Doodling, the spontaneous act of making marks with our minds and bodies, is a phenomenon that’s been misinterpreted by casual observers for centuries. When a person doodles, she unlocks new creative and intellectual pathways within herself. In fact, doodling and its more sophisticated sibling “infodoodling”—my term for the tight integration of words, shapes, and images—are profoundly useful tools available to all of us.
Read on to find out five reasons why doodling is such an enriching exercise. You might also be surprised to learn which famous figures have used it in their work. Finally, learn how you can harness the power of doodling in your daily life starting immediately.
Doodling opens doorways into the imagination
There’s no such thing as a mindless doodle. The physical act of producing a doodle necessarily engages the mind, opening doorways into the imagination, the intellect, and the oft-hidden centers of insight. A moment of insight in the brain is the simultaneous firing of previously dissociated neurons. The act of doodling—as deceptively simple as it appears—gives us the opportunity to ignite more remote relationships among the data in our minds, thus accommodating solutions that are creative and new.
Doodling elevates focus and concentration
In today’s hyper-digital environments, there seems to be a near-universal sensation of fractured attention. For many of us, sustained focus and concentration have become increasingly rare, with the productive, psychological, creative, and emotional consequences not looking pretty. Doodling is one of the easiest, most accessible, least intimidating, most relaxing ways of being present, as it slows the mind and allows it to breathe. Our brains need space and quiet to regenerate and integrate new knowledge.
Doodling allows for deeper learning
Human beings are multi-layered learners. We take in and process information through a variety of channels, becoming aware of our world via sensory stimuli, emotions, interactions, and experiences. To doodle is to start a rich conversation between multiple parts of our learning selves, including the auditory, linguistic, visual,and kinesthetic. When we doodle and infodoodle, we dive beneath the surface into our neurological and physiological depths.
Doodling isn’t just for artists or “creative types”
To be visually competent doesn’t mean being “good” at drawing: It means being able to display a system, process, or concept in the world. By doodling, we demystify complex subject matter by mapping it in simple and rudimentary visual language. You need not be an artist; anyone can learn and apply visual language. It’s an opportunity for non-artists and “left brainers” alike. Developing doodling and infodoodling skills can transform understanding in any work or school setting.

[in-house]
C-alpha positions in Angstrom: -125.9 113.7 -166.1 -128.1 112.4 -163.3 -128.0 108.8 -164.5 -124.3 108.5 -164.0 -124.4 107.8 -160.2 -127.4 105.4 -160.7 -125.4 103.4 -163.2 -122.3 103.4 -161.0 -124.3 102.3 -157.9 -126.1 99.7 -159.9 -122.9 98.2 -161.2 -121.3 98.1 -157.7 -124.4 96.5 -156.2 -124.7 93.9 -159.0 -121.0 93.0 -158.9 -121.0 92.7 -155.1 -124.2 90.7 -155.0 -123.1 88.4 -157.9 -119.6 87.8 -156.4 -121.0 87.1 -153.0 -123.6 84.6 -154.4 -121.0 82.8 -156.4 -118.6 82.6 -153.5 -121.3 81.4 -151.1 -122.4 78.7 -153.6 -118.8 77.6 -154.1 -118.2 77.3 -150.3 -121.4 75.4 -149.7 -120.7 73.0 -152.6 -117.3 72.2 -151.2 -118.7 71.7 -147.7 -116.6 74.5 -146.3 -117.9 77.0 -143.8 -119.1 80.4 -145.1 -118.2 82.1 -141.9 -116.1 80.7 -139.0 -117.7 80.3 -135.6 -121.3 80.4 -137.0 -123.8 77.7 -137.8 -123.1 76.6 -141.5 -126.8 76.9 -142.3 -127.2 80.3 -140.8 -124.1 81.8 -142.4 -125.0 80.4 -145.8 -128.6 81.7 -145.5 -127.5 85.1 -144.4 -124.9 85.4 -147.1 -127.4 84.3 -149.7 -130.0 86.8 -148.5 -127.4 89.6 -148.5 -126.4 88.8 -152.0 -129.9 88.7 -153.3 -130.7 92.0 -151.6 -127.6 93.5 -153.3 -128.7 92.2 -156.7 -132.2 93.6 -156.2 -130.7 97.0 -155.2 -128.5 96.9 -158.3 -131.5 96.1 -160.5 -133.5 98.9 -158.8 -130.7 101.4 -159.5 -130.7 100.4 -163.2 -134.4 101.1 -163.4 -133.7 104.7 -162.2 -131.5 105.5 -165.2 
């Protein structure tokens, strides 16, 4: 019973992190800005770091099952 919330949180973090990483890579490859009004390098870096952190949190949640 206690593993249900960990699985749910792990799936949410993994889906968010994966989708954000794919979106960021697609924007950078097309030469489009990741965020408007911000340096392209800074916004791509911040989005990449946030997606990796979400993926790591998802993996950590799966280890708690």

Powerful people doodle
Many people assume that world leaders—presidents, visionaries, Nobel laureates—do not or should not engage in trivialities such as doodling. In fact, the opposite is true: intellectual people who are responsible for making difficult decisions rely on doodling as a device to support their thinking. It’s a fun little secret among some of society’s most celebrated intellectuals, innovators, and game-changers—just ask director Ron Howard, who uses doodling to clear his mind before storyboarding; theoretical physicist Richard Feynman, who relied on doodling to get to breakthrough scientific conclusions; and Microsoft founder Bill Gates, who doodles to stay focused in long, complex conversations.
Here’s how you can elevate your own skill at doodling and infodoodling:
Learn what I call your “Doodler DNA”
We all have a doodle that’s native to us. Find your instinctive starting point and add more sophisticated marks and meaning as one way to leverage visual language you already know, rather than feeling you have to start from scratch.
Learn the visual alphabet and practice it
The visual alphabet is composed of 12 forms and fields that together allow you to produce a representation of any object or concept in the world. Approach visual language as you would learning a new language and just engage it one element at a time.
Credit: Sunni Brown
Explore and apply the 12 Devices
To arrive at the more sophisticated skill of infodoodling, use your visual alphabet coupled with the 12 Devices provided. An entire world of understanding, communication, and display has just become available to you. So keep calm and doodle on.
Sunni Brown was named one of the 100 Most Creative People in Business and one of the 10 Most Creative People on Twitter by Fast Company. She is a consultant, an international speaker, the coauthor of Gamestorming, and the leader of a global campaign for visual literacy. Her TED Talk on doodling has drawn more than a million views on TED.com.